With powerful, poignant speeches from presenters and honorees alike, this year’s W.E.B. Du Bois Medal awards felt more like a gospel church service-cum-rock concert than an academic award ceremony.
Athlete and social activist Colin Kaepernick set the tone before an exhilarated crowd that included some 150 local high school students, declaring that people in positions of privilege and power have a “responsibility” to speak up for the powerless.
“People live with this every single day and we expect them to thrive in situations where they’re just trying to survive,” said the NFL free agent who famously took a knee during pregame national anthems to protest racial injustice in America. “If we don’t, we become complicit. It is our duty to fight for them.”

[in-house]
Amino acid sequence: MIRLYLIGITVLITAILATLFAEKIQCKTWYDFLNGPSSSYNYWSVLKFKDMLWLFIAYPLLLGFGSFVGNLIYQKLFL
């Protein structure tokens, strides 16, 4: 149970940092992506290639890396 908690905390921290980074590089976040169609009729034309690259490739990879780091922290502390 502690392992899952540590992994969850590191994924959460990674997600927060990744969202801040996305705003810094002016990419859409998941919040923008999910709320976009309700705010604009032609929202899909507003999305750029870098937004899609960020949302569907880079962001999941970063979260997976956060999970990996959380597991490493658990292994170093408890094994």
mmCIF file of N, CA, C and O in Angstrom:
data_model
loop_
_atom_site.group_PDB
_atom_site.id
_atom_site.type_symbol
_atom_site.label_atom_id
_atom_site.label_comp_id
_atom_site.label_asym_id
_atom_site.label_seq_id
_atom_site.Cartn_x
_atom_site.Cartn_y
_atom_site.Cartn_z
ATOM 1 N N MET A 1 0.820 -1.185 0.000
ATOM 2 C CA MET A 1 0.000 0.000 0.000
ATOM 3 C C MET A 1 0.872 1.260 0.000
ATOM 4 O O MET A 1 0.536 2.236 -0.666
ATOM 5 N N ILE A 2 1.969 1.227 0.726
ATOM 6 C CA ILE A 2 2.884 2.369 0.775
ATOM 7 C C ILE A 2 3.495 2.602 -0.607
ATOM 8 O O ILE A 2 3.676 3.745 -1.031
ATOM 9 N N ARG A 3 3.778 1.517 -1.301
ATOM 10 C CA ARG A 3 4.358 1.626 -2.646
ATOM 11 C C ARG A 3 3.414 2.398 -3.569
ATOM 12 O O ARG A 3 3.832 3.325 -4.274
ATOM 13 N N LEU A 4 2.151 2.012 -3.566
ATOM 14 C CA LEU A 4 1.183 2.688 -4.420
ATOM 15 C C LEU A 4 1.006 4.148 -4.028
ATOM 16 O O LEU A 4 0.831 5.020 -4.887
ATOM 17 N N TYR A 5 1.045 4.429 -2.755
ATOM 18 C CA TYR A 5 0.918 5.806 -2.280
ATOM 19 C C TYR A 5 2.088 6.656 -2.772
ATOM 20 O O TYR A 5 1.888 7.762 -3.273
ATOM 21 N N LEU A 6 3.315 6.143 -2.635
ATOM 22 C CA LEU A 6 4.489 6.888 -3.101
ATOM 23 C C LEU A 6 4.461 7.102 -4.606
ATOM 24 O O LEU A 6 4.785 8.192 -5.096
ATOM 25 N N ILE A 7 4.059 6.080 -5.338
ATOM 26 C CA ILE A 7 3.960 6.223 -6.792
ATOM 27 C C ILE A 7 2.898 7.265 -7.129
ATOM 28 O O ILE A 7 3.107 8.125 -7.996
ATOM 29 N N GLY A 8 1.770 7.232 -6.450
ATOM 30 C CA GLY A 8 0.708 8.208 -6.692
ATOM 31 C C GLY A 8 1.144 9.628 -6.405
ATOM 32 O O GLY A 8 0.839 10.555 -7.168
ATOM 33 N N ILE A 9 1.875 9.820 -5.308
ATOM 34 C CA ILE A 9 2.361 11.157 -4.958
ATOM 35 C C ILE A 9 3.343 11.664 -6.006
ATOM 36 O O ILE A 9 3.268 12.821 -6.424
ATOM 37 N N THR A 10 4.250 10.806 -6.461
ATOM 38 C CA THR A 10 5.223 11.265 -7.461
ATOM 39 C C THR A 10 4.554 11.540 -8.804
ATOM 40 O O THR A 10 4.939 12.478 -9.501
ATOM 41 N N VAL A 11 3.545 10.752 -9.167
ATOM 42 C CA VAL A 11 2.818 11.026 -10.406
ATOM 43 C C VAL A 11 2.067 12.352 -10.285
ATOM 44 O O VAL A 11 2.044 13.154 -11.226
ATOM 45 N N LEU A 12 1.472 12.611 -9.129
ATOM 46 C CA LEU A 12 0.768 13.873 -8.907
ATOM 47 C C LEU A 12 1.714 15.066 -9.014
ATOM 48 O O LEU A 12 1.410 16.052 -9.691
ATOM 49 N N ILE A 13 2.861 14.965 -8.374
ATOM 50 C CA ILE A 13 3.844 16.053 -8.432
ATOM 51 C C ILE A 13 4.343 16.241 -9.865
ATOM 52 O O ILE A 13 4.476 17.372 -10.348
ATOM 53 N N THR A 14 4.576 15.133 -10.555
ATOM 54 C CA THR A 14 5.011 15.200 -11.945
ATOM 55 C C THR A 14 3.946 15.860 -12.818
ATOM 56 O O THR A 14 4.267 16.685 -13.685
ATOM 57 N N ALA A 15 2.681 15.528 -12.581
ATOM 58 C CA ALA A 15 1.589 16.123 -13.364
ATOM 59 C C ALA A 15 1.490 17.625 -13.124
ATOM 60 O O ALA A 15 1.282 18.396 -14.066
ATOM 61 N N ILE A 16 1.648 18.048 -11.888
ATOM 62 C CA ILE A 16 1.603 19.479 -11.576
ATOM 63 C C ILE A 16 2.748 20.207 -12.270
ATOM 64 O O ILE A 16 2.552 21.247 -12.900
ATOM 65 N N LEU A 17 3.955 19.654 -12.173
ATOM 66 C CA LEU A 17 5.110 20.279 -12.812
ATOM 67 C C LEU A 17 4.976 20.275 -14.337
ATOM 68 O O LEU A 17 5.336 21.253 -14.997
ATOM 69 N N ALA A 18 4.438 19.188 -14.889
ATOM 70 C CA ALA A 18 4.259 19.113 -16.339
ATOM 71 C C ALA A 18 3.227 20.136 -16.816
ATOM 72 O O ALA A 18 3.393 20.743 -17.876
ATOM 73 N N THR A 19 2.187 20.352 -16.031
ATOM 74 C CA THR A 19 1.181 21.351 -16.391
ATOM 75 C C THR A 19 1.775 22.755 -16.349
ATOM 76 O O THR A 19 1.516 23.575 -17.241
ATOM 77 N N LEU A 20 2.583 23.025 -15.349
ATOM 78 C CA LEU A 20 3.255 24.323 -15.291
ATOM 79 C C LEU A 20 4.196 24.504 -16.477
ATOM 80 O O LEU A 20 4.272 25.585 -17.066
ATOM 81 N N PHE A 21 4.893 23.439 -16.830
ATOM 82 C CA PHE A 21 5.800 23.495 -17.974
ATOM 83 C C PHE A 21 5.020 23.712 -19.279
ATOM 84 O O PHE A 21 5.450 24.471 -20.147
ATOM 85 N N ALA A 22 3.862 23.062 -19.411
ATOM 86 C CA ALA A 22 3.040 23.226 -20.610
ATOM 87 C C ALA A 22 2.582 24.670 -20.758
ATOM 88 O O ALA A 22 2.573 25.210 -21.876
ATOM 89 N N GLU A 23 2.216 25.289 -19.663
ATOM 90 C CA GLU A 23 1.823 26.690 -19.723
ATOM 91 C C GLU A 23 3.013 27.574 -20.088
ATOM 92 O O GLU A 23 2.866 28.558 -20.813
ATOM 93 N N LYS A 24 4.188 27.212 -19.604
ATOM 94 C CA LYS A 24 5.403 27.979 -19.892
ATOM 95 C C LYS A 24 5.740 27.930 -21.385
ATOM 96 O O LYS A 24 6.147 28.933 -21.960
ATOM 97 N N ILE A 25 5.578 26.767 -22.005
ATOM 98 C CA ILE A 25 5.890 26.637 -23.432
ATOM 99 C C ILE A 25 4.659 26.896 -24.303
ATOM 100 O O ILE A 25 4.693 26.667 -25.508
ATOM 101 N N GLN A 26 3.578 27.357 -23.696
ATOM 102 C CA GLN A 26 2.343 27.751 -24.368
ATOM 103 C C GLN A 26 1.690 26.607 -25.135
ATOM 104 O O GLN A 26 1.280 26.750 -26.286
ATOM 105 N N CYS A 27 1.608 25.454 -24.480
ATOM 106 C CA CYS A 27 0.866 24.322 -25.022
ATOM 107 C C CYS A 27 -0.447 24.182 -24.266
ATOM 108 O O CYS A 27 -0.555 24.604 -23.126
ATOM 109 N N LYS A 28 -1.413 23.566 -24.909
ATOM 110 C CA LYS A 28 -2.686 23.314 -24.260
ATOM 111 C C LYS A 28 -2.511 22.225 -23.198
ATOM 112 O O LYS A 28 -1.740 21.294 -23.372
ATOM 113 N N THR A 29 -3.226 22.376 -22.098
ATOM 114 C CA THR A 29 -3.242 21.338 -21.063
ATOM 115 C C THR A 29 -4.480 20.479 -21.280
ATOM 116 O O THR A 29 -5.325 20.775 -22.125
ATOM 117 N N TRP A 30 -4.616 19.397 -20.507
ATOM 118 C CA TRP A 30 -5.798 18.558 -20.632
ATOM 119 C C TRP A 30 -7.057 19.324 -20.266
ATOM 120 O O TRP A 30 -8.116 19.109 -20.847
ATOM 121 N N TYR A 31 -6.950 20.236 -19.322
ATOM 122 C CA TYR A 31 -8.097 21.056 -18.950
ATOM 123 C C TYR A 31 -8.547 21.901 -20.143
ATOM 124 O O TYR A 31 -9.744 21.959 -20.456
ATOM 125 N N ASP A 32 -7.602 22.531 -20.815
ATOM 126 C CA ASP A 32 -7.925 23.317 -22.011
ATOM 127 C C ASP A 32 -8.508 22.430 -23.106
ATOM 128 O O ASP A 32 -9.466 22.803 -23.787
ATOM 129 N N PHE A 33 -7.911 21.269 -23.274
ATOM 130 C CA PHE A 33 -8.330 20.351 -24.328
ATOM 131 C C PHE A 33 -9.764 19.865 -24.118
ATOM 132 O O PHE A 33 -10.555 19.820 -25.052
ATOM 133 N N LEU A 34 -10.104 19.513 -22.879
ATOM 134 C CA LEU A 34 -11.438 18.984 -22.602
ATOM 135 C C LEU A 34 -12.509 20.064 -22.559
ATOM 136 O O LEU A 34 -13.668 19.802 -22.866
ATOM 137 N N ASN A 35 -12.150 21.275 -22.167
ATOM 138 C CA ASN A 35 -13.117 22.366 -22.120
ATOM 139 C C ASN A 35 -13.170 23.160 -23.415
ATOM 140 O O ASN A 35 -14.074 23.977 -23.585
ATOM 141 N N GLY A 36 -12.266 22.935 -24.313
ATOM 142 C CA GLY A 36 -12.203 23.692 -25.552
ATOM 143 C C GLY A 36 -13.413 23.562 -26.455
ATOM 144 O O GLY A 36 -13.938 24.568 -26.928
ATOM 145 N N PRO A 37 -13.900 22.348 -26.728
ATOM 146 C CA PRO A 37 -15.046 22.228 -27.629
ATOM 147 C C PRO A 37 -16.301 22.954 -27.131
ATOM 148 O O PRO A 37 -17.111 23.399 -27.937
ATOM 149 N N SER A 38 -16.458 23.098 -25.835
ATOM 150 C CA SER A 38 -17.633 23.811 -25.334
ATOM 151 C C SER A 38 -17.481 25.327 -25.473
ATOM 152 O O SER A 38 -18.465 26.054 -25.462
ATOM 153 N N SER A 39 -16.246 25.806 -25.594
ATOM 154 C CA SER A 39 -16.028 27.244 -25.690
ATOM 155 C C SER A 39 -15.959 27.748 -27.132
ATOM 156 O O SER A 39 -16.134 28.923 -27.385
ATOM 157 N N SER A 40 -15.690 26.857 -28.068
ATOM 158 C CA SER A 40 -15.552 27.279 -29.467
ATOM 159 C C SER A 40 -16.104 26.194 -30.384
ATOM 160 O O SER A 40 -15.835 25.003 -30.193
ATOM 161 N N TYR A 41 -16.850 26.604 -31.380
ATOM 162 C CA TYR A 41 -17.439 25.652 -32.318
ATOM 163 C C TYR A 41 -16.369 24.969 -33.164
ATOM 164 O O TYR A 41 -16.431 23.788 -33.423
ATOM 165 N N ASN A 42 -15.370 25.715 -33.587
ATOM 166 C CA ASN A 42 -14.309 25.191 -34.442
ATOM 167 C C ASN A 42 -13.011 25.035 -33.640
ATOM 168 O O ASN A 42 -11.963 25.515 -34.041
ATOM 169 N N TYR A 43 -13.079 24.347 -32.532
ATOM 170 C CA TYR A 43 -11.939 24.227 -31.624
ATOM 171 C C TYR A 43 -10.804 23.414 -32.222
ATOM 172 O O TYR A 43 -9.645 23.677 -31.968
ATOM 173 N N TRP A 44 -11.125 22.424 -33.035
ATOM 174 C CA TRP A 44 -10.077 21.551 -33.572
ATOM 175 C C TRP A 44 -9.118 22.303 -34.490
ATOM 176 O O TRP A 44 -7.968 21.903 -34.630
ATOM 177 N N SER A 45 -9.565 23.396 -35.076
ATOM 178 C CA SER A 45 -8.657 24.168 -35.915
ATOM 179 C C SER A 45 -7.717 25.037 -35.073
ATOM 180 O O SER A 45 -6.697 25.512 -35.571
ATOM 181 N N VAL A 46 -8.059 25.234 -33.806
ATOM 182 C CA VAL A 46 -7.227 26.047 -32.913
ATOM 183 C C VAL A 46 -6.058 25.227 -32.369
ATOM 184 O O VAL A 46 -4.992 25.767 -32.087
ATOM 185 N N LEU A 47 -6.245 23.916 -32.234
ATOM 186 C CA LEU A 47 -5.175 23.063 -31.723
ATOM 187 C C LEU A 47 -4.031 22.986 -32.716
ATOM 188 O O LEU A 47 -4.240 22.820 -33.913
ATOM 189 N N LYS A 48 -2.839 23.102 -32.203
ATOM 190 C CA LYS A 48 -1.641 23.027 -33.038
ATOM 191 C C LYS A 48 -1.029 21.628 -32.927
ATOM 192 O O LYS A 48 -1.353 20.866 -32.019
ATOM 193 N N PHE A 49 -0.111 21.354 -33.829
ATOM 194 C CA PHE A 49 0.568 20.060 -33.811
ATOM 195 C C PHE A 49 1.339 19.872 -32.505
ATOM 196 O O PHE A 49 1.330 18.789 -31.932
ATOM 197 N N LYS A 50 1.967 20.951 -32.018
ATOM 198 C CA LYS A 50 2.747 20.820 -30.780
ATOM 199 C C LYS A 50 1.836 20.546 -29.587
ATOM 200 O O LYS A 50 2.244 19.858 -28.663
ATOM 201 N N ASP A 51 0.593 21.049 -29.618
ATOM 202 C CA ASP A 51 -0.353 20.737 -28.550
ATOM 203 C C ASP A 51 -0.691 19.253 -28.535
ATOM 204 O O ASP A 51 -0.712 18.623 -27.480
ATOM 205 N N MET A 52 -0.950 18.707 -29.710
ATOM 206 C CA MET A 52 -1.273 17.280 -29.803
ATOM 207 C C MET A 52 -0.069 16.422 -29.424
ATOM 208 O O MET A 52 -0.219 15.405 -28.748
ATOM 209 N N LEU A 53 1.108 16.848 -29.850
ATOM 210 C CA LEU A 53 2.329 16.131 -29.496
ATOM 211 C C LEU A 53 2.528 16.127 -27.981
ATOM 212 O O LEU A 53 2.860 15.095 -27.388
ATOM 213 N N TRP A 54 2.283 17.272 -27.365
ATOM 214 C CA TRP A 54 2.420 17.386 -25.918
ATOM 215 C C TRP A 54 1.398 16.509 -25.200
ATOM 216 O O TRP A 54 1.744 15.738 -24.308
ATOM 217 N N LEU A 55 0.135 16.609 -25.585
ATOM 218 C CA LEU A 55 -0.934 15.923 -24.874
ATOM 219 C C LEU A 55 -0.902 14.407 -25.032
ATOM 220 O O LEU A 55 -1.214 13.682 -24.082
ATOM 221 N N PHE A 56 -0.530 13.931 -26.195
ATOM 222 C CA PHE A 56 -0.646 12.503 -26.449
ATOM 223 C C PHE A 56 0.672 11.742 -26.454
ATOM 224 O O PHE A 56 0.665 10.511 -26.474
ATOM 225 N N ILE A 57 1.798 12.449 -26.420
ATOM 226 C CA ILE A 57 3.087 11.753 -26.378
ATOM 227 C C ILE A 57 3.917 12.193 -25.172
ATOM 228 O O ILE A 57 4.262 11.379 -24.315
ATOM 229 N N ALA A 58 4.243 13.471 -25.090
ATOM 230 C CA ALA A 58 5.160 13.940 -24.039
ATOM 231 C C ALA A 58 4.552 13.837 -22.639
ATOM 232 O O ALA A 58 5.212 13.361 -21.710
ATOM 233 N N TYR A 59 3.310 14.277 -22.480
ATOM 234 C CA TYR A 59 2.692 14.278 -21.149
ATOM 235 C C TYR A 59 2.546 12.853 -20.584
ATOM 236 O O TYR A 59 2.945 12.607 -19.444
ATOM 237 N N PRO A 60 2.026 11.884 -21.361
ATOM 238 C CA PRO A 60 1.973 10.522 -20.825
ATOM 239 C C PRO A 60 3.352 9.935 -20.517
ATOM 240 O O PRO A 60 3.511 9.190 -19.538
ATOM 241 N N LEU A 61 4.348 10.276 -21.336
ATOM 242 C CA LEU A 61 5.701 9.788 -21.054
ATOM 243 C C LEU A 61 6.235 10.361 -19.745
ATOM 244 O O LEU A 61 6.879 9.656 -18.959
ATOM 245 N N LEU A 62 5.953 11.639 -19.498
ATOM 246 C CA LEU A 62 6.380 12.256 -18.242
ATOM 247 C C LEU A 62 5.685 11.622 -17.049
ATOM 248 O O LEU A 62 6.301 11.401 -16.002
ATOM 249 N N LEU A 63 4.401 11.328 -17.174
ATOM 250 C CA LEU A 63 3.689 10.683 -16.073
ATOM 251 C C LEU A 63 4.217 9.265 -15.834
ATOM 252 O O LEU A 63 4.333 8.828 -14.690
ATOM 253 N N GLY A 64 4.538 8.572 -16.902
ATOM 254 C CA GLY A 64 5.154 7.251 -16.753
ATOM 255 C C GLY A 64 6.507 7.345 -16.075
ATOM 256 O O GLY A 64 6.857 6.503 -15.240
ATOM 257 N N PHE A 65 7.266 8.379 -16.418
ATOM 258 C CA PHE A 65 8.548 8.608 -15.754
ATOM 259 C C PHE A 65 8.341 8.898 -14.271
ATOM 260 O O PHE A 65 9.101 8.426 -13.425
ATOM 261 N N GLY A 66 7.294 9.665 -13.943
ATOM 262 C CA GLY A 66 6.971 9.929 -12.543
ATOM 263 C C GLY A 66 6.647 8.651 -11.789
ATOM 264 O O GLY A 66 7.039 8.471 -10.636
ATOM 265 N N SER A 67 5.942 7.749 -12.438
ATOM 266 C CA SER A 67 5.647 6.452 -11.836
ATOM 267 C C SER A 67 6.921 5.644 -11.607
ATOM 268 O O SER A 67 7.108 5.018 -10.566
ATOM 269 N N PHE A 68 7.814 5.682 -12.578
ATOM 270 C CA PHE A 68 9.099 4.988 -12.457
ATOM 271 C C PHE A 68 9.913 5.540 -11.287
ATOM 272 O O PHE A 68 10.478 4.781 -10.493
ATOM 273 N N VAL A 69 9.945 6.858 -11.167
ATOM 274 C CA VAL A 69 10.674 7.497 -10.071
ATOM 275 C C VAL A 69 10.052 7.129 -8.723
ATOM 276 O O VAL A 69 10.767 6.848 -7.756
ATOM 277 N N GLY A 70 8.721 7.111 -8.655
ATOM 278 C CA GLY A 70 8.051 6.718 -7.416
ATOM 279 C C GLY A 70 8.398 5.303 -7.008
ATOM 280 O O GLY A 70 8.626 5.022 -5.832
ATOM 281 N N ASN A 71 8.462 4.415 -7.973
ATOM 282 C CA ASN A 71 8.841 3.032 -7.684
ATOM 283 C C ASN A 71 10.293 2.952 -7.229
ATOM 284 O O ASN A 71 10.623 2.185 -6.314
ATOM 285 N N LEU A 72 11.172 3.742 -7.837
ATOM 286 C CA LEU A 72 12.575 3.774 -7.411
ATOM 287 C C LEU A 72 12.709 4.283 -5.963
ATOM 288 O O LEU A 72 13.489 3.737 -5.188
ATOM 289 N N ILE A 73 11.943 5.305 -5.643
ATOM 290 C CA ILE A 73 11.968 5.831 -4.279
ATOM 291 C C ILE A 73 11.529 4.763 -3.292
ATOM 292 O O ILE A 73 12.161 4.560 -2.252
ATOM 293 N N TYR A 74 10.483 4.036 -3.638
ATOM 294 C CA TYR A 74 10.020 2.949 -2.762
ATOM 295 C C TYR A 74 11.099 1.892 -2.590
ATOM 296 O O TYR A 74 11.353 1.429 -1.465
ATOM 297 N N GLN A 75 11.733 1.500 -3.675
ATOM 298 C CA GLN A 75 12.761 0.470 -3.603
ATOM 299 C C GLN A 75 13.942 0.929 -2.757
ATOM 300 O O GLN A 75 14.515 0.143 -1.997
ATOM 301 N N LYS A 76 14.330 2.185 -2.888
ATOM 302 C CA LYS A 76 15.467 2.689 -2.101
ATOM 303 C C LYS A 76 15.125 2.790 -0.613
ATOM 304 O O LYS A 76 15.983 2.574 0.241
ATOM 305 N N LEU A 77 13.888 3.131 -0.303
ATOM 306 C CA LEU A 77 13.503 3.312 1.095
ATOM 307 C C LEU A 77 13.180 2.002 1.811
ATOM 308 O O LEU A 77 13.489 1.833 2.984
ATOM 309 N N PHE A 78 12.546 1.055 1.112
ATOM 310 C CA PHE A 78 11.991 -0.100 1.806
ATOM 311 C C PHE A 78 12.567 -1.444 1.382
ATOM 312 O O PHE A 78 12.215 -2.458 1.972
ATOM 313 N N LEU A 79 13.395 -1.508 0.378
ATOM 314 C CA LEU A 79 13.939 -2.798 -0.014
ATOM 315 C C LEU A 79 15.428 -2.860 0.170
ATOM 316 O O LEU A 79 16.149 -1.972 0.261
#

Bryan Stevenson, founder of the Equal Justice Initiative, dedicated his award to the “people who did so much more with so much less.” (Jon Chase/Harvard Staff Photographer)
Kaepernick was one of the eight laureates who received medals at Sanders Theatre on Thursday night. Others were comedian Dave Chappelle; writer and social critic Florence C. Ladd; Rensselaer Polytechnic Institute President Shirley Ann Jackson; renowned artist Kehinde Wiley; General Catalyst chairman and CEO Kenneth I. Chenault; philanthropist and Avid Partners founder Pamela J. Joyner; and human rights lawyer Bryan Stevenson.
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Source: article written by by Jill Radsken via news.harvard.edu